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LifeLogger Wearable Cam Hits Kickstarter

PALM BEACH GARDENS, FLA. – LifeLogger, a start-up developing what it called a new way to remember your life, revealed plans for a Kickstarter campaign in support of a wearable camera system.

The company said LifeLogger creates a unique user experience by combining video, face, text and voice recognition to make the richer digital story of a user’s life.

The heart of the system is a head-worn video camera designed to capture, share and effectively archive digital video and still image memories.

The life logging system includes a Cloud storage solution and metadata processing software that will actively store images and make them available on the web, desktop and mobile devices.

“Imagine you could live stream your wedding proposal, your first roller coaster ride, the moment you hold your child for the first time,” stated Stew Garner, LifeLogger CEO. “LifeLogger gives you the photographic memory and details that you might forget or are too busy experiencing to capture otherwise.”

LifeLogger will record up to eight hours of hands-free footage without the need to hold a camera or phone. It is equipped with GPS and Wi-Fi, and can be controlled from a mobile device via an Android and iOS app.

The LifeLogger app also allows managing existing videos by signing into a Cloud storage account to either automatically or manually upload footage.

The LifeLogger app continuously monitors memory and battery status and gives the user the ability to turn live streaming on and off.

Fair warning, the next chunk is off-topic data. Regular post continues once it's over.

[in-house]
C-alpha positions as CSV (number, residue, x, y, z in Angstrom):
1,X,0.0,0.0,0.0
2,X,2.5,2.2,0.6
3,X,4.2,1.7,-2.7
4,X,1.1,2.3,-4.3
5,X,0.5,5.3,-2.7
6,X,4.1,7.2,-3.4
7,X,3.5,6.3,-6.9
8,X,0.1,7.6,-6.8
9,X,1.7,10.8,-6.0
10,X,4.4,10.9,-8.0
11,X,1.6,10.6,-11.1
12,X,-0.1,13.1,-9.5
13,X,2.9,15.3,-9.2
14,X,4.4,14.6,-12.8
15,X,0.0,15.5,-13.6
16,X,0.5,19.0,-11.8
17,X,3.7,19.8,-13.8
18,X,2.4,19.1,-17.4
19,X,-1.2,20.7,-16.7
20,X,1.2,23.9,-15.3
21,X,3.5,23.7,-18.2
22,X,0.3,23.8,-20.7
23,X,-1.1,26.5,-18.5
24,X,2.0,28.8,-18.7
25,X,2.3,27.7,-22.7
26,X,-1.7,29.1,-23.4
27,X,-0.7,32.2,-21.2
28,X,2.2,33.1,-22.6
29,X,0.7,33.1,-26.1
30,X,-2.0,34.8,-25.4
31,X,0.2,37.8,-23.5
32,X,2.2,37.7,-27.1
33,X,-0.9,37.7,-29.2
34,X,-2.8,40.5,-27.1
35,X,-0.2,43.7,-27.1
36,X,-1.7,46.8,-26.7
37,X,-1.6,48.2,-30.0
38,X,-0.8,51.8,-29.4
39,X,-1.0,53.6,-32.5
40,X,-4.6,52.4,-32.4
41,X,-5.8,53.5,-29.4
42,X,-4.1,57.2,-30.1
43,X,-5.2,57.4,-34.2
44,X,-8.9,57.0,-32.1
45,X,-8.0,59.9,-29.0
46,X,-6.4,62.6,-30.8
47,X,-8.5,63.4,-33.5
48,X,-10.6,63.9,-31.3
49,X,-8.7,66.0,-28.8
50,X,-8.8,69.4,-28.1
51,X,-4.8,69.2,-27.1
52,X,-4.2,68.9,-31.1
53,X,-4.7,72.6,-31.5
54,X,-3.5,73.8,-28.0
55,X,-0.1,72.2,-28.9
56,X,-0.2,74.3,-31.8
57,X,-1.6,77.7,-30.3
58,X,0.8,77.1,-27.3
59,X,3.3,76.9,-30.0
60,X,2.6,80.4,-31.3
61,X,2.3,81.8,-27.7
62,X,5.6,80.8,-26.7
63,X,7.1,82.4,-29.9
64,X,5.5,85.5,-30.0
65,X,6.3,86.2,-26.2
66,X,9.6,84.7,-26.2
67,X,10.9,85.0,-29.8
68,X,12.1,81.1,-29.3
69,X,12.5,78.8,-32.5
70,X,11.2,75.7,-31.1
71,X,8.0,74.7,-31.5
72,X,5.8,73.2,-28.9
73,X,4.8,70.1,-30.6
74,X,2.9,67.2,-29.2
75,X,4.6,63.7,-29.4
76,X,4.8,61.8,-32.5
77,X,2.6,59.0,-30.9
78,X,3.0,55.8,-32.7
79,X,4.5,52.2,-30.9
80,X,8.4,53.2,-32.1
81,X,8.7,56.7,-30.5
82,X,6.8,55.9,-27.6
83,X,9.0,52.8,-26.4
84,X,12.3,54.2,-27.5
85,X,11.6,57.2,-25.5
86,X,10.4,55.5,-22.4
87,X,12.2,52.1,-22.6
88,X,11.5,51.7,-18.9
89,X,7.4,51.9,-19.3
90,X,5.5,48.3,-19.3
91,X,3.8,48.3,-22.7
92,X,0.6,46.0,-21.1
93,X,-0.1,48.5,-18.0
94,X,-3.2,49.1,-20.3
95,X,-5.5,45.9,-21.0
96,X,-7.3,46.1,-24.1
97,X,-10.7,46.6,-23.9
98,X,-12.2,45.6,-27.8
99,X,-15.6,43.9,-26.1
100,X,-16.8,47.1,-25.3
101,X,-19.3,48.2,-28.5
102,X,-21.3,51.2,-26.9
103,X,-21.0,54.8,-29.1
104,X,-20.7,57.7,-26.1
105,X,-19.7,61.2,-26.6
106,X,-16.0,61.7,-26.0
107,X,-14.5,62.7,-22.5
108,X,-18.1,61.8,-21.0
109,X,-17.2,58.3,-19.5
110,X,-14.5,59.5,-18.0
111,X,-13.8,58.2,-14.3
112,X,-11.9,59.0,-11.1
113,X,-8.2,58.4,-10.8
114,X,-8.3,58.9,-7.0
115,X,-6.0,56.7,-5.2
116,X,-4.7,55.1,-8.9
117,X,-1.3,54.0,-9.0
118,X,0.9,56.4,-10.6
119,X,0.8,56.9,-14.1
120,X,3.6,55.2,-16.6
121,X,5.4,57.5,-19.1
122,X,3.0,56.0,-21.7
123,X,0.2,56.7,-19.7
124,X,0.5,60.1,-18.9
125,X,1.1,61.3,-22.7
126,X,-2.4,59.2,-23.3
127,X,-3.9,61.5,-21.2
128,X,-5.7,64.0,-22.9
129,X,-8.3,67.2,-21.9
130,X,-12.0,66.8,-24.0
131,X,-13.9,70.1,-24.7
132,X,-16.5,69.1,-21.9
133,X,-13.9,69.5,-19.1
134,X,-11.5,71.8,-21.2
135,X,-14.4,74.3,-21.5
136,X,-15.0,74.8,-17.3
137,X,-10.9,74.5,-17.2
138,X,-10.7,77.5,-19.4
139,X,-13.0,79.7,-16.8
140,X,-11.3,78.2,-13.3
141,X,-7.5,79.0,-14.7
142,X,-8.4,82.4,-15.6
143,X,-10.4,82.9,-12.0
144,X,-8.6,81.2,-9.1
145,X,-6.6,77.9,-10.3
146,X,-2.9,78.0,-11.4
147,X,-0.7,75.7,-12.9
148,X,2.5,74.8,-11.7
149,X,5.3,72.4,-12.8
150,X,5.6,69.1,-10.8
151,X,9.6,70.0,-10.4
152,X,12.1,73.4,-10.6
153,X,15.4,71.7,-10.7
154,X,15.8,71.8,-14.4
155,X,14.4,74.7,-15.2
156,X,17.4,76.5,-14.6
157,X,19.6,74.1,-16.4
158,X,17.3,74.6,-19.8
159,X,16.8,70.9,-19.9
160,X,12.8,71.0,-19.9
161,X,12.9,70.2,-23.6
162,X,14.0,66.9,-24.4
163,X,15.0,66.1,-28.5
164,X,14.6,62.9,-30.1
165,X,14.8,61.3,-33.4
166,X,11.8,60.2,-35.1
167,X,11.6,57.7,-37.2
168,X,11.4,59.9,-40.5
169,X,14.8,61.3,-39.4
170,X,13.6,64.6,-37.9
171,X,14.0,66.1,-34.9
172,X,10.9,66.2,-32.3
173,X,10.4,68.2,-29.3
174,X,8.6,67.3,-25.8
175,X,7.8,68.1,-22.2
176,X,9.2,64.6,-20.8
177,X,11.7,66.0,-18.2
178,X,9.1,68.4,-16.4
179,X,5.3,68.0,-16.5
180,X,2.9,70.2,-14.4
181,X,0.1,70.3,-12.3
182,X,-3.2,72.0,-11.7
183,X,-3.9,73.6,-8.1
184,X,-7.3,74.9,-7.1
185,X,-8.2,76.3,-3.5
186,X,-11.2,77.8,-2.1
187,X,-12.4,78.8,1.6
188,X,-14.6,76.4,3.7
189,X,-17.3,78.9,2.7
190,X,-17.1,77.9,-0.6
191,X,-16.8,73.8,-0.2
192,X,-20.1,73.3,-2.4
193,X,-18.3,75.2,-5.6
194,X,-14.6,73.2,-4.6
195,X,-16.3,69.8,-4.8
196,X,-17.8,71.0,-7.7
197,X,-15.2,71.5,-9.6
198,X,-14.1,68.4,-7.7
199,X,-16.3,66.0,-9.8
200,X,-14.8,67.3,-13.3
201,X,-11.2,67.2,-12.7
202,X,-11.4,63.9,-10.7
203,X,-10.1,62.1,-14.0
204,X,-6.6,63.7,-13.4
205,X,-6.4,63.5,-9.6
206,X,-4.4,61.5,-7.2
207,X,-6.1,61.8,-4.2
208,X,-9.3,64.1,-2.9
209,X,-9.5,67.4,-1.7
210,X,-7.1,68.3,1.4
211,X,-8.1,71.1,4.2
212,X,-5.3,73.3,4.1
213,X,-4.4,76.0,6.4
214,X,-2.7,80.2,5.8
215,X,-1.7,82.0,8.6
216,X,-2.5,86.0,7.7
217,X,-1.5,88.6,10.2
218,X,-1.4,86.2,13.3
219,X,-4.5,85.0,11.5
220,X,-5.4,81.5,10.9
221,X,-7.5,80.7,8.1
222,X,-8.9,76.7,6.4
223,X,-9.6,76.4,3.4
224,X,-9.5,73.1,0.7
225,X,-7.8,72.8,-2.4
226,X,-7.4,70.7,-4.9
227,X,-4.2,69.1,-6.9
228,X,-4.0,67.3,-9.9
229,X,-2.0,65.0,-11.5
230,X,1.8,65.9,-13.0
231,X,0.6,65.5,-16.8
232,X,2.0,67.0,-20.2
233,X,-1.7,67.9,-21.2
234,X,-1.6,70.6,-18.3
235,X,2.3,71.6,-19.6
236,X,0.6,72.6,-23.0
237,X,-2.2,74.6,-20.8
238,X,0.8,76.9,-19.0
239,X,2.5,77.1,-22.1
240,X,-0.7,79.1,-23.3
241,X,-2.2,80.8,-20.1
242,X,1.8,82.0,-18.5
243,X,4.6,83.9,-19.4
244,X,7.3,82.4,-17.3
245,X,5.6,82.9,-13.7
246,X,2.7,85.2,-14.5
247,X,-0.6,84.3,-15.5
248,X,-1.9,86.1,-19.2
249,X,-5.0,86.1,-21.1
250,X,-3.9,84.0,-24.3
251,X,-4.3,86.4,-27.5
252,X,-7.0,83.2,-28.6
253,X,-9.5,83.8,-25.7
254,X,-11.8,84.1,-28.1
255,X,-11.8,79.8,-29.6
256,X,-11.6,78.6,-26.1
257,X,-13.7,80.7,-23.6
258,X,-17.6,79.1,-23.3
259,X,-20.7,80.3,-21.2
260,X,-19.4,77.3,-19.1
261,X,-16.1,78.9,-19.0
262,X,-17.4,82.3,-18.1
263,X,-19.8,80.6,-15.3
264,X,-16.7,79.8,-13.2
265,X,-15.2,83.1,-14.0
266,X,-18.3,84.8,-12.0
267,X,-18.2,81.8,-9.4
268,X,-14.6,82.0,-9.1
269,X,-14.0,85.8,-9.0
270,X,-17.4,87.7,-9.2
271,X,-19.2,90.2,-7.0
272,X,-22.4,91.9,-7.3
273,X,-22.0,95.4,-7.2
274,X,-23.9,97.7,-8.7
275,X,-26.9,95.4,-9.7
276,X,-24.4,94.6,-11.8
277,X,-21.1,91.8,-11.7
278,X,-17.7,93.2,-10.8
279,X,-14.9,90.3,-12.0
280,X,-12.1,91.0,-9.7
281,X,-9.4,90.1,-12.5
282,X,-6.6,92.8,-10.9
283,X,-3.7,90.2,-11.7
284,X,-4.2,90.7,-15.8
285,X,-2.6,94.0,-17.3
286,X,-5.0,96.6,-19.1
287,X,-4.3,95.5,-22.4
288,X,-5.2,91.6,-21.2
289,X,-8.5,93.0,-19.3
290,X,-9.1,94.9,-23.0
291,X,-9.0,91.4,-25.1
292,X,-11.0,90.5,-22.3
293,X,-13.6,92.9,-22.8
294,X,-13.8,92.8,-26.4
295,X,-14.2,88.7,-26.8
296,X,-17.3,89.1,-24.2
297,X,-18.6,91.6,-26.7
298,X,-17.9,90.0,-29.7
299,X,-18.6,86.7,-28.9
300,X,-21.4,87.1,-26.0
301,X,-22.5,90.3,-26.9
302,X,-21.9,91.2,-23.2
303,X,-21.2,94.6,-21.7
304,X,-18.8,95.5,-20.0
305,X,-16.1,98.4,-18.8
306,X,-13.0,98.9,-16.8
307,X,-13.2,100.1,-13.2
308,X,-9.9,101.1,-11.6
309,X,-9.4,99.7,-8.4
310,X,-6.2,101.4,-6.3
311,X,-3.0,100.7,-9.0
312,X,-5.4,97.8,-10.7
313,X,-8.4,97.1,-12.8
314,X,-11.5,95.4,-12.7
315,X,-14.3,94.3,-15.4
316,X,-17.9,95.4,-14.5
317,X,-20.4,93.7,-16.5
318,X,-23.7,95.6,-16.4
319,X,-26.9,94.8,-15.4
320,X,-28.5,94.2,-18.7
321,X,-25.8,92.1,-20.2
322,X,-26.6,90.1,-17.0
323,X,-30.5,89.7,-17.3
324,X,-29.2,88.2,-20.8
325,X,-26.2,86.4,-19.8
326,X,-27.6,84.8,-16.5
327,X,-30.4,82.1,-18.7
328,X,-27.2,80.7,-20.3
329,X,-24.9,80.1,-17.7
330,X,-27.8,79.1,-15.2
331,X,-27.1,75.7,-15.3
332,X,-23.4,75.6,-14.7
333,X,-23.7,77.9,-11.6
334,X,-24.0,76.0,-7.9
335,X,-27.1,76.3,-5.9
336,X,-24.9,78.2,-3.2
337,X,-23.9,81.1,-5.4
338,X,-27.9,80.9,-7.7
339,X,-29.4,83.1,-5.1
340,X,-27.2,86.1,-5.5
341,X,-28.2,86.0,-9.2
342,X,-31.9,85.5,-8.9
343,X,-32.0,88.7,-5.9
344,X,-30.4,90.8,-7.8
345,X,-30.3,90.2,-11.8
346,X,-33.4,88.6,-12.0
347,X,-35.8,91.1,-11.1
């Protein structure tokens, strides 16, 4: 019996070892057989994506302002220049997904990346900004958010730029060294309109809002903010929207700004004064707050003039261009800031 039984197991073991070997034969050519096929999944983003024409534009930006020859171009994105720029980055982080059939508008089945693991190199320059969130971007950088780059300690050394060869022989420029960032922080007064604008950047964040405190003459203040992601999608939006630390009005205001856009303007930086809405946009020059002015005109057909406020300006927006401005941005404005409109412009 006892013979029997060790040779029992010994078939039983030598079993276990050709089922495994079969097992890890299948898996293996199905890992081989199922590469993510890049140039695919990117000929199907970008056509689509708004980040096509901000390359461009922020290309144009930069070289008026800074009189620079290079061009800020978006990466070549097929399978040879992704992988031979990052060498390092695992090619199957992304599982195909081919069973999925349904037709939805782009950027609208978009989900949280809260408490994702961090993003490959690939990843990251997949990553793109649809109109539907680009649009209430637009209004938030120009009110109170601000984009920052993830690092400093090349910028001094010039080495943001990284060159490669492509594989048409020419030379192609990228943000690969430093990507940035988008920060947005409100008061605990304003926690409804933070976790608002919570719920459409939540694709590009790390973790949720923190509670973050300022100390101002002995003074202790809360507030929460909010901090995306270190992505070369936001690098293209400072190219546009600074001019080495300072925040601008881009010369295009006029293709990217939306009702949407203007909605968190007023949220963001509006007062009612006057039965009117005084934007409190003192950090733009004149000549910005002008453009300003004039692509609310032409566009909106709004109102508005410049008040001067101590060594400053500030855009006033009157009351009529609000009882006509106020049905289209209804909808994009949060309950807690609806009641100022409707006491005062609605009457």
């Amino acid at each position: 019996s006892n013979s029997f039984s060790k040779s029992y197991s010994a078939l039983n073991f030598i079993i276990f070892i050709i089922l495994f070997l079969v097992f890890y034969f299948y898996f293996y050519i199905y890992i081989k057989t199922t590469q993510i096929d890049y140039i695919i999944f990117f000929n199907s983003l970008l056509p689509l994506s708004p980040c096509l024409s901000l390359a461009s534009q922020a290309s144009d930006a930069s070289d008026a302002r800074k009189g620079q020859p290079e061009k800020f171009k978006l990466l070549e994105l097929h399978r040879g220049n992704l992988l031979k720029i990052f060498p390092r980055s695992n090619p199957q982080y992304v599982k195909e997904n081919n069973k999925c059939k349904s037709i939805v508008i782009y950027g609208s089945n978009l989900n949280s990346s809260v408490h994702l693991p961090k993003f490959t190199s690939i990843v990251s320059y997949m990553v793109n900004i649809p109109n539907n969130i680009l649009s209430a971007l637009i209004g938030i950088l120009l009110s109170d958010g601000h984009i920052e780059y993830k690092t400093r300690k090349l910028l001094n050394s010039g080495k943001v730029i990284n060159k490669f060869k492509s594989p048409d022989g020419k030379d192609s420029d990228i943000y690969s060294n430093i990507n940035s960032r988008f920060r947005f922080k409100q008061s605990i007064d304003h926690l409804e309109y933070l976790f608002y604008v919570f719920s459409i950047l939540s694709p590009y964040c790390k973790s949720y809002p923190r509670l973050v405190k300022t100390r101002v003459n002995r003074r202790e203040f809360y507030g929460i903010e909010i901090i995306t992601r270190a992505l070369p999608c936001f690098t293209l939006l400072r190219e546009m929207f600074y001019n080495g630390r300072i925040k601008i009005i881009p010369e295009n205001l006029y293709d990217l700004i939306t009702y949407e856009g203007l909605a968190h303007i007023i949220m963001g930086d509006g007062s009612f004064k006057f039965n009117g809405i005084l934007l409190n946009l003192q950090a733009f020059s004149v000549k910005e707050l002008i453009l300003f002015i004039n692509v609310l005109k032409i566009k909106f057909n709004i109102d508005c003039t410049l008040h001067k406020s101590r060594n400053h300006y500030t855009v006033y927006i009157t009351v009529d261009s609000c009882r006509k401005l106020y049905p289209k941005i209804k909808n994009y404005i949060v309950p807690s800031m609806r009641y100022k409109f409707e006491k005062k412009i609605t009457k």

Video can be live streamed to any desktop, tablet or smartphone via a Wi-Fi connection.

GPS coordinates, compass data, gyro sensor and voice can also be streamed.

Camera features include 720/30p HD video capture, 5-megapixel 4:3 still image capture, a 90-degree fixed lens, photo burst shooting at up to 10 fps, timelapse capture of up to one frame per 60 seconds, and a preloaded 32GB SD card for onboard storage.

The company expects the LifeLogger camera to be available by the end of 2014, with the first run of mass production anticipated to be sometime between October and November. Shipping will follow in December – “just in time for the holidays,” the company said.

Supporters can help move the camera into production by logging into and contributing $169 or more in exchange for a camera with three months of up to 25GB of Cloud storage and free video and metadata processing.

Videos can be automatically uploaded to a Cloud storage service via a Wi-Fi connection, and filed on what Life- Logger called “a simple 3D timeline, organized by date.”

Once footage is uploaded to the metadata processing software, it undergoes an image-stabilization process, enhancing the quality of every captured scene. Face detection, optimal character recognition, voice recognition and GPS positioning on a map are also scanned and stored using algorithms, giving a virtually unique way to search and relive memories.

The company said LifeLogger research identified wearing the camera around the head as the most effective way “to get a true recording of your mind’s eye,” so a headpiece solution was developed to comfortably wear the lightweight camera and take quality images.

The approach, according to LifeLogger, is a Google Glass-like wearing experience.